rOpenSci Dev Guide 0.3.0: Updates

October 8, 2019

By:   Scott Chamberlain  |   Brooke Anderson  |   Anna Krystalli  |   Lincoln Mullen  |   Karthik Ram  |   Noam Ross  |   Maëlle Salmon  |   Melina Vidoni

As announced in February, we now have an online book containing all things related to rOpenSci software review. Our goal is to update it approximately quarterly - it’s time to present the third version. You can read the changelog or this blog post to find out what’s new in our dev guide 0.3.0! Updates to our policies and guidance Scope We’ve introduced an important change for anyone thinking of submitting a package.

Using rOpenSci Software Peer Review Guidelines for Teaching

August 27, 2019

By:   Tiffany Timbers

Teaching collaborative software development In the University of British Columbia’s Master of Data Science program one of the courses we teach is called Collaborative Software Development, DSCI 524. In this course we focus on teaching how to exploit practices from collaborative software development techniques in data scientific workflows. This includes appropriate use of the software life cycle, unit testing and continuous integration, as well as packaging code for use by others.

Introducing Open Forensic Science in R

August 20, 2019

By:   Sam Tyner

The free online book Open Forensic Science in R was created to foster open science practices in the forensic science community. It is comprised of eight chapters: an introduction and seven chapters covering different areas of forensic science: the validation of DNA interpretation systems, firearms analysis of bullets and casings, latent fingerprints, shoe outsole impressions, trace glass evidence, and decision-making in forensic identification tasks. The chapters of Open Forensic Science in R have the same five sections: Introduction, Data, R Package(s), Drawing Conclusions, and Case Study.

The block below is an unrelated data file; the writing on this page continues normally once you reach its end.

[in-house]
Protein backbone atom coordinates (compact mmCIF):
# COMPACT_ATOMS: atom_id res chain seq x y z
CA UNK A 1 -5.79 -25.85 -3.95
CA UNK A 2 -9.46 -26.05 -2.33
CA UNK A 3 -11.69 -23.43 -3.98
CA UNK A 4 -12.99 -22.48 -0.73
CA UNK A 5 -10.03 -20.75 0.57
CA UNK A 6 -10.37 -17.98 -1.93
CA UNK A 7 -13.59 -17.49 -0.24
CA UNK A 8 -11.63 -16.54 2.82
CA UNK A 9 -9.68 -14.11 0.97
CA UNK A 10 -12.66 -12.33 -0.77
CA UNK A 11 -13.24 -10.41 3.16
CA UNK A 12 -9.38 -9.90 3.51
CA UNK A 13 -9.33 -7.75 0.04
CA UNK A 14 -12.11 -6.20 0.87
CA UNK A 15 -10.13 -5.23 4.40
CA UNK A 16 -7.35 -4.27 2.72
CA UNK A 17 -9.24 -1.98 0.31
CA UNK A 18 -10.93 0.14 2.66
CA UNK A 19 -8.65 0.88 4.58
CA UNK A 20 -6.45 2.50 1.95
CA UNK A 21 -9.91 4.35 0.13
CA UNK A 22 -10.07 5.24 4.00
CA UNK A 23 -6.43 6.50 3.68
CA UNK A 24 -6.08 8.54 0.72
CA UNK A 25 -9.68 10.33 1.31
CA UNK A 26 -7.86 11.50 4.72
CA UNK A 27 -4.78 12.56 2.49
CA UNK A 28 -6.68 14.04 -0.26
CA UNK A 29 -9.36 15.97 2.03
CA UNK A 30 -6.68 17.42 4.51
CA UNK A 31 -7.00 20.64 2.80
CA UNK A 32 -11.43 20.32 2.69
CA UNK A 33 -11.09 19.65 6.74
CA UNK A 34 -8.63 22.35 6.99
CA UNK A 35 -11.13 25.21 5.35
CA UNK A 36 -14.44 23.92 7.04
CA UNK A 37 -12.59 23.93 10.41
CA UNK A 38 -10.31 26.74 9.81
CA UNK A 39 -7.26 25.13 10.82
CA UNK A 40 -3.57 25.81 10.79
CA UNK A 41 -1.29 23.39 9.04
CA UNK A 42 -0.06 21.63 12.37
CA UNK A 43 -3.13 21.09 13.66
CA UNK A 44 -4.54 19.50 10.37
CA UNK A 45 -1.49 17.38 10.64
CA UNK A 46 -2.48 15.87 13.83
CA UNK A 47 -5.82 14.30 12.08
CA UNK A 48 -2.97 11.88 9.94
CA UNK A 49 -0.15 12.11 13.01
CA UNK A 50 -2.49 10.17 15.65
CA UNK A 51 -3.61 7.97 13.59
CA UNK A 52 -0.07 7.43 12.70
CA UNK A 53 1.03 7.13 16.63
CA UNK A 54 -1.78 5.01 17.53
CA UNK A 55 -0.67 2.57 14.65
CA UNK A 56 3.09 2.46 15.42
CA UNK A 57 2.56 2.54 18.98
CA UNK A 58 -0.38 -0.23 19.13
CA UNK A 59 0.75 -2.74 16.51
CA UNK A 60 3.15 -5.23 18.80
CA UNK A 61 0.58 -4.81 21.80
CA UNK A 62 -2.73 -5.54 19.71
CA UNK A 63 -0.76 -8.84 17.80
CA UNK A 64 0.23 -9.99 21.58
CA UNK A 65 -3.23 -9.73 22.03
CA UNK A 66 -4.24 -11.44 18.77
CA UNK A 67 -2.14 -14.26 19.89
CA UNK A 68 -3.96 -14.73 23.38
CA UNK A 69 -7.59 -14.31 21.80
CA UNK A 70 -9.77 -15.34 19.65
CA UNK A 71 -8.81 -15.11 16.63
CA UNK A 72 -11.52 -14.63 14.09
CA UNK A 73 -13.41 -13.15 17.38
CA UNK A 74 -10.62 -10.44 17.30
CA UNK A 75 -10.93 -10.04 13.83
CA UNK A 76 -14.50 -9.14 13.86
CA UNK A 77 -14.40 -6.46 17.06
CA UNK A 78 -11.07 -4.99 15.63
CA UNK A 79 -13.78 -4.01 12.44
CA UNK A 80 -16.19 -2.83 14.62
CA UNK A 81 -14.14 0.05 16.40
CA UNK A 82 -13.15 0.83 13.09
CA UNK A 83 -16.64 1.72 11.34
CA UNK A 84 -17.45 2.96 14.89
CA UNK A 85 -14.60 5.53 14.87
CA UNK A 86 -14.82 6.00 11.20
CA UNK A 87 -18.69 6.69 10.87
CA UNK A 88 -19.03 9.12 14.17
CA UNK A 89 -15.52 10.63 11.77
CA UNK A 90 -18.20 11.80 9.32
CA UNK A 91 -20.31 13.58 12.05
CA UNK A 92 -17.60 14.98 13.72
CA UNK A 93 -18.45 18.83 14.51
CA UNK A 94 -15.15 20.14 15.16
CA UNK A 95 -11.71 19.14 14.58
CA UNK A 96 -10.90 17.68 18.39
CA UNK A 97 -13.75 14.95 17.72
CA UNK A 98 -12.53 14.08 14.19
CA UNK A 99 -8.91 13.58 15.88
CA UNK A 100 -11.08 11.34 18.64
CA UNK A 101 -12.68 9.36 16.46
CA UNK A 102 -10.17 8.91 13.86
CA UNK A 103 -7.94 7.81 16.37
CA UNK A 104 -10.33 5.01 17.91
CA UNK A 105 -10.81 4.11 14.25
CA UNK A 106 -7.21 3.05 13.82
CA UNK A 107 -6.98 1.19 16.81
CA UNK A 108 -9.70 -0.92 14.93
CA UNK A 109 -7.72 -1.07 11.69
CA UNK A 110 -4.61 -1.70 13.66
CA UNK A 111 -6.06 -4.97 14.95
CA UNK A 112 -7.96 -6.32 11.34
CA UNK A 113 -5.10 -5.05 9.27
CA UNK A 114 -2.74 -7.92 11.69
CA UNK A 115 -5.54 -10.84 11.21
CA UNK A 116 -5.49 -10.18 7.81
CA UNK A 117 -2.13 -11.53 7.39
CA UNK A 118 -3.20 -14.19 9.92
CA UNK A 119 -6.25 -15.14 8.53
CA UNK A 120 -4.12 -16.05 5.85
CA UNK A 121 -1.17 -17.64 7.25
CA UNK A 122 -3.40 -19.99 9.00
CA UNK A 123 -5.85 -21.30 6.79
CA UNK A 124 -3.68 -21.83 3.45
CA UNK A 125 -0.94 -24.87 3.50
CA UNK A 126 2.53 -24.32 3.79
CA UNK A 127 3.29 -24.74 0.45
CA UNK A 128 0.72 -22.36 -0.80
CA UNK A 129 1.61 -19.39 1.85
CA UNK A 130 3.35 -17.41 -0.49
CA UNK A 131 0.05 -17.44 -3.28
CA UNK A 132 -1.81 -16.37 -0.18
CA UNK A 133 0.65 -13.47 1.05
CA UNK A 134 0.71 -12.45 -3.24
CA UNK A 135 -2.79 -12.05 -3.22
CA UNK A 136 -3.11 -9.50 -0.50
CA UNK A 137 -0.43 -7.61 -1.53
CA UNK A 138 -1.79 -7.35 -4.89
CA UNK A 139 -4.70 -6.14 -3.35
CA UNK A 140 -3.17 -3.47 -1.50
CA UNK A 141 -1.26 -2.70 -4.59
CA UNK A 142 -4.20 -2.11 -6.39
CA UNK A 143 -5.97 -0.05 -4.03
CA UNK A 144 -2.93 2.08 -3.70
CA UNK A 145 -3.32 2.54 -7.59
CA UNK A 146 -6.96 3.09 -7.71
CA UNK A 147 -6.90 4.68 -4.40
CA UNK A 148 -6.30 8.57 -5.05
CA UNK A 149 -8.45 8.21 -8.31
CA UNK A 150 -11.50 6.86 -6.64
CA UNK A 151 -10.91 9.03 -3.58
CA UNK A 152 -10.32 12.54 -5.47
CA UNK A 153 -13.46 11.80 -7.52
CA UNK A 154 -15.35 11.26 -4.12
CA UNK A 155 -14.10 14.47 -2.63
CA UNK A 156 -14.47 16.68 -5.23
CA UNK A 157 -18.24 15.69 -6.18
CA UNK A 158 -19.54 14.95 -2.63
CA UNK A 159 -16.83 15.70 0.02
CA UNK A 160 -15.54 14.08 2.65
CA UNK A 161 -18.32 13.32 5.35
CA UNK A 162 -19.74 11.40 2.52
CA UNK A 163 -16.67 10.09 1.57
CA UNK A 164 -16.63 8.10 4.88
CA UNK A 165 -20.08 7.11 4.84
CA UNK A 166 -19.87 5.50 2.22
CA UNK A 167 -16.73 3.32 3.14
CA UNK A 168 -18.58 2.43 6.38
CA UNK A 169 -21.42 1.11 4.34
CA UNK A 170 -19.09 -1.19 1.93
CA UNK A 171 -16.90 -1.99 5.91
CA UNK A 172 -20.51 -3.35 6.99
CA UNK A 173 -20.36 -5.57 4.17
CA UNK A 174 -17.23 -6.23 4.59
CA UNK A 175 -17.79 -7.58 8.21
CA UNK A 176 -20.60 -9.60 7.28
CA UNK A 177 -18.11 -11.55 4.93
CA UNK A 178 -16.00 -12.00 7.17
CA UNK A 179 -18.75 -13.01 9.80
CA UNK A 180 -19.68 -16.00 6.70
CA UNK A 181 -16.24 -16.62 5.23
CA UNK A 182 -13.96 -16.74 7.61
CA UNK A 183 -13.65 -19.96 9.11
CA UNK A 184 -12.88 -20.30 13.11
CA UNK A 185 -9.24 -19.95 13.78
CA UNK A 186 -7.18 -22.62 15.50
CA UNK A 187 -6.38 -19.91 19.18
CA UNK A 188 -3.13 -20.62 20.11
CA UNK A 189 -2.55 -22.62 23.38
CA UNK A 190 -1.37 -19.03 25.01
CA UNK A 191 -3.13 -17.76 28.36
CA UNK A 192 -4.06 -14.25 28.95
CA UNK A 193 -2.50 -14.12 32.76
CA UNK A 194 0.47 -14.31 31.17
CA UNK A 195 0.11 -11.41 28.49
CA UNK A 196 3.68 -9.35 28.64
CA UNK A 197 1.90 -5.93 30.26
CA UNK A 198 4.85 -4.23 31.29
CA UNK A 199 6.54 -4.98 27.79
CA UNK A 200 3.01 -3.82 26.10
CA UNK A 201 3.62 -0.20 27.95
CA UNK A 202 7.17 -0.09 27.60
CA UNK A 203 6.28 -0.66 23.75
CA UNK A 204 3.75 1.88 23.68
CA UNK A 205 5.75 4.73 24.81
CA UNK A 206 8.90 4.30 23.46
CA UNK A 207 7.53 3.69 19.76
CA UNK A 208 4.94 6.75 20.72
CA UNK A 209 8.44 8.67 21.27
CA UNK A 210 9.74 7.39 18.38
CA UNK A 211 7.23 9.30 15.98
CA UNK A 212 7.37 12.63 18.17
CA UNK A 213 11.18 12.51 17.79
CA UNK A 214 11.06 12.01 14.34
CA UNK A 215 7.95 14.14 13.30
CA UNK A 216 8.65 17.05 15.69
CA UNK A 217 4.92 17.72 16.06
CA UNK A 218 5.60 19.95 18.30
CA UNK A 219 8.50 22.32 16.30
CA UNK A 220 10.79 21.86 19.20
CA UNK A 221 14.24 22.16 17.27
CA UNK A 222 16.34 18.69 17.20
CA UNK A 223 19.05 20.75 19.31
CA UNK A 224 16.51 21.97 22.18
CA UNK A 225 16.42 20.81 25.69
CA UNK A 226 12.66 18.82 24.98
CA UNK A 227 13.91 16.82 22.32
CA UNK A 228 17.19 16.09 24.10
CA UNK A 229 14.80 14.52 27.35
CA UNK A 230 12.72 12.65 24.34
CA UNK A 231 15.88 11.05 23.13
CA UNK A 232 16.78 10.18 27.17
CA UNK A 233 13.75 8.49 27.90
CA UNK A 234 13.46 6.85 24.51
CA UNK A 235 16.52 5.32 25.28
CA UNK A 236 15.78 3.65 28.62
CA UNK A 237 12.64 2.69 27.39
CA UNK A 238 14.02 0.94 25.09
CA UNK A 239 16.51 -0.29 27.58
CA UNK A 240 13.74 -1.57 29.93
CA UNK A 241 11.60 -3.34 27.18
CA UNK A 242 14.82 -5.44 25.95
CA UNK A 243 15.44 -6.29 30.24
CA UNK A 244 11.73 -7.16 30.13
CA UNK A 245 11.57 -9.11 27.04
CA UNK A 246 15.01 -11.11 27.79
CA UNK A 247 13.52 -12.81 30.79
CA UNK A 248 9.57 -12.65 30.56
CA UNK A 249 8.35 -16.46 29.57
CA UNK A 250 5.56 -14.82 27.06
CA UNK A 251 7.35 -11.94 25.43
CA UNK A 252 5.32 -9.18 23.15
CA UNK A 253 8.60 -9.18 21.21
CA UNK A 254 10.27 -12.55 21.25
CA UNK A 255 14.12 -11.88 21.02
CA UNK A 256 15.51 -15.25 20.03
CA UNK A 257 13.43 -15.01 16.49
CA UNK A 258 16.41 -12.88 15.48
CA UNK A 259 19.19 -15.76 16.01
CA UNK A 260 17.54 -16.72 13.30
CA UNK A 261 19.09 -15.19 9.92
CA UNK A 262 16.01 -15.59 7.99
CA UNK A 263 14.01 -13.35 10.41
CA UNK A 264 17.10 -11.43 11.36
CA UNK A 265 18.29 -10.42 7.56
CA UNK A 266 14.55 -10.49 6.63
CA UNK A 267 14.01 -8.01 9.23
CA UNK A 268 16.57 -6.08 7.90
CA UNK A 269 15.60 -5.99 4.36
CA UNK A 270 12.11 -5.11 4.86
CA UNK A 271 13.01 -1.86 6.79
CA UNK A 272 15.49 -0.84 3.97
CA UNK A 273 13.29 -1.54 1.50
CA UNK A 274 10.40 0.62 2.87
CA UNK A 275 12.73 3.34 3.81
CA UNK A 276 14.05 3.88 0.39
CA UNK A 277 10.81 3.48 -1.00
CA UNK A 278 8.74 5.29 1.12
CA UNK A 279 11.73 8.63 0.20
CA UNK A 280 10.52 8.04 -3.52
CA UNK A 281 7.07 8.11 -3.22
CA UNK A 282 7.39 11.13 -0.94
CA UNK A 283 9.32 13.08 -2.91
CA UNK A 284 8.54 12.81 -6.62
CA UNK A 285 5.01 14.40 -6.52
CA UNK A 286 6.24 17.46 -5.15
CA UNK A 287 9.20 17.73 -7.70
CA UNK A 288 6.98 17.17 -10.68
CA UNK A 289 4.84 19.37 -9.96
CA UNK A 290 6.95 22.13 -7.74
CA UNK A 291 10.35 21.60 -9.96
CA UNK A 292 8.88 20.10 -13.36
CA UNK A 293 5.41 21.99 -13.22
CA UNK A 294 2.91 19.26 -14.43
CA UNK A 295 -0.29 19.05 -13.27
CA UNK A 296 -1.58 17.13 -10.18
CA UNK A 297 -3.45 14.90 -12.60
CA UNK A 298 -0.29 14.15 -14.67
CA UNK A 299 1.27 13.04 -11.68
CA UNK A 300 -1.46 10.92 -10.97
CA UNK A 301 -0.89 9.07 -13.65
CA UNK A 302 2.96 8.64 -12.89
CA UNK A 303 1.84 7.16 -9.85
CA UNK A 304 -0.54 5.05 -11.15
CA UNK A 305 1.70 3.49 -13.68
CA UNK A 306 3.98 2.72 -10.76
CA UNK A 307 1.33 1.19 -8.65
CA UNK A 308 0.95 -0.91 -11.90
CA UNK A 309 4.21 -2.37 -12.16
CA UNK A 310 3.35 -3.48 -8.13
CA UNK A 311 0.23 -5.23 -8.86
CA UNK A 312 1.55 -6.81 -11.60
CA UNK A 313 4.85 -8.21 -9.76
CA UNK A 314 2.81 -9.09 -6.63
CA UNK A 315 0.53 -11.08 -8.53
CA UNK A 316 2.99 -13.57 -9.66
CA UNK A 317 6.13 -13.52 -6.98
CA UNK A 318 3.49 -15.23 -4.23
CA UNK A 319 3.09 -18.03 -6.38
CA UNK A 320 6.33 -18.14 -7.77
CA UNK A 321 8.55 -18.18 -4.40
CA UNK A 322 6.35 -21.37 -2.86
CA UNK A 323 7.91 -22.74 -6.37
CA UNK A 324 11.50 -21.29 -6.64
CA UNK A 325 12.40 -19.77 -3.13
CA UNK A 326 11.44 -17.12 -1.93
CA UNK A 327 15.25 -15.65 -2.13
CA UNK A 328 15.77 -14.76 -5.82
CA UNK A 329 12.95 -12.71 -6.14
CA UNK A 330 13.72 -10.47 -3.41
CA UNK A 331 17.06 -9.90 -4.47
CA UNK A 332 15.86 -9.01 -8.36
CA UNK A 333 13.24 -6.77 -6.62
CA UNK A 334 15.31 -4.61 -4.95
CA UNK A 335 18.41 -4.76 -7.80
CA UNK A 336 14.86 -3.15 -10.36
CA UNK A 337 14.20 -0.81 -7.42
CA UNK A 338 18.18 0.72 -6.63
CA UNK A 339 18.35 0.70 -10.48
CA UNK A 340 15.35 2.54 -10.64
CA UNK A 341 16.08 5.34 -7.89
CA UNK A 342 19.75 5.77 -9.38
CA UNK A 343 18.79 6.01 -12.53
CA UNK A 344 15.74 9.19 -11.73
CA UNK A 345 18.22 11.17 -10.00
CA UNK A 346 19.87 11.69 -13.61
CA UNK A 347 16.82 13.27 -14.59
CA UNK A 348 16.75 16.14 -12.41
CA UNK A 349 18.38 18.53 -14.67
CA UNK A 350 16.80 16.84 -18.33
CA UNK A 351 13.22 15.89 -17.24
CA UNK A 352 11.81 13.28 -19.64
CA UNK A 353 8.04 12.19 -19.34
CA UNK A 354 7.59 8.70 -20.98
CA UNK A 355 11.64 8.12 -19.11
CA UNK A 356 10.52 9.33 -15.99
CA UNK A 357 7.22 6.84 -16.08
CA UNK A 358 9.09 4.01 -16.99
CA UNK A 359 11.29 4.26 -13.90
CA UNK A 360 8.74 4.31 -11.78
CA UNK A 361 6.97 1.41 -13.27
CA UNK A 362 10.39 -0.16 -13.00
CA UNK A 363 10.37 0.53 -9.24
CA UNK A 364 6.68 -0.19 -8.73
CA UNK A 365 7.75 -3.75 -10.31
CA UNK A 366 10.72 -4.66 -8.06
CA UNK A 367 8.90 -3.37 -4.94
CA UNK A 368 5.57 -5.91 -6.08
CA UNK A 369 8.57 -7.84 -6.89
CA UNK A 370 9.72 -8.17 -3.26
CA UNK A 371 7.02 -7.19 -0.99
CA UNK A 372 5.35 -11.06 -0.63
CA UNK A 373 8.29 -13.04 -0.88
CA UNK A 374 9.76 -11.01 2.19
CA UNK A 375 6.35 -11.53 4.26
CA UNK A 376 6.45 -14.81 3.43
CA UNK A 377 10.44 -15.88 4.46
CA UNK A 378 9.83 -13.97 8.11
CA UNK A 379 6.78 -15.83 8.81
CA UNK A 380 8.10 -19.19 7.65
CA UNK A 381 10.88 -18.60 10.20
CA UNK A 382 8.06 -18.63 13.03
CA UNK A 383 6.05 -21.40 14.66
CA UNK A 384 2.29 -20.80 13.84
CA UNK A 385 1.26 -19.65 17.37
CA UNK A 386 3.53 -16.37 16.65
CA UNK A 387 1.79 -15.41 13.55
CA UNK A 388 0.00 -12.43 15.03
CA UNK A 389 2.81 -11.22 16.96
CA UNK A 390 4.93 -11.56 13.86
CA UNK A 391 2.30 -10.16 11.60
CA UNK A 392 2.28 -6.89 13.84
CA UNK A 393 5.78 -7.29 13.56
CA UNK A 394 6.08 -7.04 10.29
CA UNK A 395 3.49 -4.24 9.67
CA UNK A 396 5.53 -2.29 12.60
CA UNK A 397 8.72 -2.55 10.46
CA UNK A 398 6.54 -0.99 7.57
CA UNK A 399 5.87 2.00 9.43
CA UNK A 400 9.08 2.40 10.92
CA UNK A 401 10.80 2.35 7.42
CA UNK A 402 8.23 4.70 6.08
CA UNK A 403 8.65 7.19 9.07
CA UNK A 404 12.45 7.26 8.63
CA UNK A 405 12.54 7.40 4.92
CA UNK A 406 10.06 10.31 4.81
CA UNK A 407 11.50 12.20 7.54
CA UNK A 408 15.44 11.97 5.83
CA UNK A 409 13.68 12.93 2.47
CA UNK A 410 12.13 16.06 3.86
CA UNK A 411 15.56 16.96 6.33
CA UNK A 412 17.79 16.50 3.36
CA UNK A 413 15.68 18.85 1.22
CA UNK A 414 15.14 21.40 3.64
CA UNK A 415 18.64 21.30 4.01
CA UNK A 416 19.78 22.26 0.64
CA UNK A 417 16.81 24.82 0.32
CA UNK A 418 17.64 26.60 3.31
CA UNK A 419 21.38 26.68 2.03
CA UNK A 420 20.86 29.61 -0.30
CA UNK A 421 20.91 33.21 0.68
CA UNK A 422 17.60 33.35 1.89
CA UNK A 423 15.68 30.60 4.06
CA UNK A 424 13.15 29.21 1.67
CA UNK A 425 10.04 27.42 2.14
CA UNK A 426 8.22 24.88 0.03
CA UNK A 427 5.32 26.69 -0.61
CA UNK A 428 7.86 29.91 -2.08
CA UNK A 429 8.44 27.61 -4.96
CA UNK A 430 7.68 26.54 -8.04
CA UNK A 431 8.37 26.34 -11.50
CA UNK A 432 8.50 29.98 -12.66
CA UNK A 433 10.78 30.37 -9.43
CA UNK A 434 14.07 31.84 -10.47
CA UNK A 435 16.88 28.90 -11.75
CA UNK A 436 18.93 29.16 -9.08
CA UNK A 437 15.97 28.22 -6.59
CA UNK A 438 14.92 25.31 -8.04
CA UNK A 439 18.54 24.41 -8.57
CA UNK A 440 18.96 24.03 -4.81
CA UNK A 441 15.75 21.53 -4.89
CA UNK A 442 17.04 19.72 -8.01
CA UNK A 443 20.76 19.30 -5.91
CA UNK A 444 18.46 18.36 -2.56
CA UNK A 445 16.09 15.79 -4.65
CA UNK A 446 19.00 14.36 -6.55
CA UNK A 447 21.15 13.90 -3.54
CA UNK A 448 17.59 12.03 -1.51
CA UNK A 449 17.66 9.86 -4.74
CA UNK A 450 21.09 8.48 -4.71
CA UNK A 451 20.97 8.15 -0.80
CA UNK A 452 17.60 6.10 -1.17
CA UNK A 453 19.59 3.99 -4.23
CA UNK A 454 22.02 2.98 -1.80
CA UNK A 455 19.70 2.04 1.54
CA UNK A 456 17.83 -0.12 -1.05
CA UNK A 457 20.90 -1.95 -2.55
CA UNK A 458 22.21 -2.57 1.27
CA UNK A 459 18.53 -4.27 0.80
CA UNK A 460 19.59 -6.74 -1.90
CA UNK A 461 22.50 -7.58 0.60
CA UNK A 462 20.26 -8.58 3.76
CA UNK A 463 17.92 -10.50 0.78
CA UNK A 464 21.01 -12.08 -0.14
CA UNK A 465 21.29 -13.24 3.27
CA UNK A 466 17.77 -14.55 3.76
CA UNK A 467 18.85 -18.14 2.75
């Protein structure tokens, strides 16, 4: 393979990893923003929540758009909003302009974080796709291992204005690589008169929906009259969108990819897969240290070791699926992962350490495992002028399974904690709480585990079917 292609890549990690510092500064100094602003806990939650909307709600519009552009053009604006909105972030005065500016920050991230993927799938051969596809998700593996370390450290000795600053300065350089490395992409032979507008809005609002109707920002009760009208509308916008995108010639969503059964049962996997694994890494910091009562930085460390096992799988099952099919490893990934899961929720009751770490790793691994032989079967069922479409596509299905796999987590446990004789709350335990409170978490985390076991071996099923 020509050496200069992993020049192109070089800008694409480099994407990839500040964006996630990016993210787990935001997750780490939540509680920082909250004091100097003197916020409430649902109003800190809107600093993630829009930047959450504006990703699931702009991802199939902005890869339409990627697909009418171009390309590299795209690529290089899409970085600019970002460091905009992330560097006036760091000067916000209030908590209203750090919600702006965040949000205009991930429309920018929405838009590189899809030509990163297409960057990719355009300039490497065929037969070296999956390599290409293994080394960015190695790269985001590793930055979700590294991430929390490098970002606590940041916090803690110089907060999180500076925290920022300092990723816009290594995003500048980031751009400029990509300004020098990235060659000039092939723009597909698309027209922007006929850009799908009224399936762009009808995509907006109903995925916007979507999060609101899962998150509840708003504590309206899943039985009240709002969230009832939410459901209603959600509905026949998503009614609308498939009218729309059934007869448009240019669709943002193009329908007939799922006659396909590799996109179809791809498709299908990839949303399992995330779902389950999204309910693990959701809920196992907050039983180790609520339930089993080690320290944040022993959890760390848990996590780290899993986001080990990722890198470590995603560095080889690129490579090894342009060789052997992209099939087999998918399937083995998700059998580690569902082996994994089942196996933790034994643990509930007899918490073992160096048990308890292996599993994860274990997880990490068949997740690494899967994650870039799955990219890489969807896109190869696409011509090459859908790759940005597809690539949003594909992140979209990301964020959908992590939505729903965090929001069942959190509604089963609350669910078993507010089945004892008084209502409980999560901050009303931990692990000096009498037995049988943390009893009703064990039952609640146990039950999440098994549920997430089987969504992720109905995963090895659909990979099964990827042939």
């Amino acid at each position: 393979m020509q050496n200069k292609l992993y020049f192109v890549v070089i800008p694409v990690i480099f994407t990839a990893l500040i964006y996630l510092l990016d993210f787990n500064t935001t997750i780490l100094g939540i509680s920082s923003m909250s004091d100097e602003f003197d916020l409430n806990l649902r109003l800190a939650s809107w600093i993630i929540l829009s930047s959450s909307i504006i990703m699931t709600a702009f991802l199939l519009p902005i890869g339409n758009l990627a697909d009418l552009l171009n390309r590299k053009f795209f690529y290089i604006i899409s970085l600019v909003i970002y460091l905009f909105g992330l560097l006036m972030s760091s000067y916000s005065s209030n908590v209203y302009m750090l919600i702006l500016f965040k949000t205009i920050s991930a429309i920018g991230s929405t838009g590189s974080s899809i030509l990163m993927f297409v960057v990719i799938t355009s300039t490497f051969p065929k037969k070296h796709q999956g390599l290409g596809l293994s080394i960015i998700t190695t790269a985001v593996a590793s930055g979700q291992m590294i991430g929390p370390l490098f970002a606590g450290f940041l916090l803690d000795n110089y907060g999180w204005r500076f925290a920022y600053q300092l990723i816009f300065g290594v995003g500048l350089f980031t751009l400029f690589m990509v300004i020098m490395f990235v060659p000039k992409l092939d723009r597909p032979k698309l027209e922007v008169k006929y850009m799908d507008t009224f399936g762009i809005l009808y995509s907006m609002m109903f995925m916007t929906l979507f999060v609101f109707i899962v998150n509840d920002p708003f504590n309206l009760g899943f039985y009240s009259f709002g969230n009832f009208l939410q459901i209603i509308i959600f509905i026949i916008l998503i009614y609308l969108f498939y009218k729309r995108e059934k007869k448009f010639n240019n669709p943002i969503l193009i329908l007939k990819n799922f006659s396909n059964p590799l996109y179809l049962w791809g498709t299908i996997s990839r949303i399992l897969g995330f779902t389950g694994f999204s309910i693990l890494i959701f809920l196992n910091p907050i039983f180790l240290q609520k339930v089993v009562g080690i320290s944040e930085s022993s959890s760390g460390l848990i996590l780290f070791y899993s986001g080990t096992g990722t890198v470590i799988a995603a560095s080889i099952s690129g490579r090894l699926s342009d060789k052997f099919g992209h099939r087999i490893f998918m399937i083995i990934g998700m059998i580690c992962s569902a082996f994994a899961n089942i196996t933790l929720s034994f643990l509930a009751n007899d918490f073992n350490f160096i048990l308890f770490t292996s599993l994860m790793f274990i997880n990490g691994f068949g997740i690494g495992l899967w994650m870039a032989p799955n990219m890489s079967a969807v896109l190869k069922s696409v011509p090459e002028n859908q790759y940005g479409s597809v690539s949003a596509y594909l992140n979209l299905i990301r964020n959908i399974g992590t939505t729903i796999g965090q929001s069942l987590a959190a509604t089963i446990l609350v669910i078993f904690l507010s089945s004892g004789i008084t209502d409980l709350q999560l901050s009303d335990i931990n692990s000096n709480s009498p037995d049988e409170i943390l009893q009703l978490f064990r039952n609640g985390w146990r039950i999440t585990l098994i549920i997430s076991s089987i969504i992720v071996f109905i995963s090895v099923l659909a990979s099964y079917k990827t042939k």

2 Months in 2 Minutes - rOpenSci News, August 2019

August 15, 2019

By:   Stefanie Butland

rOpenSci HQ rOpenSci received a $678K award from the Sloan Foundation to expand Software Peer Review. We are hiring for a new position in statistical software testing and peer review. Join our next Community Call on Reproducible Workflows at Scale with drake September 24th. Videos, speakers’ slides, resources and collaborative notes from our Community Calls on Involving Multilingual Communities and Reproducible Research with R are posted.

Synthesizing population time-series data from the USA Long Term Ecological Research Network

August 13, 2019

By:   Aldo Compagnoni

Introduction The availability of large quantities of freely available data is revolutionizing the world of ecological research. Open data maximizes the opportunities to perform comparative analyses and meta-analyses. Such synthesis efforts will increasingly exploit “population data”, which we define here as time series of population abundance. Such population data plays a central role in testing ecological theory and guiding management decisions. One of the richest sources of open access population data is the USA Long Term Ecological Research (LTER) Network.

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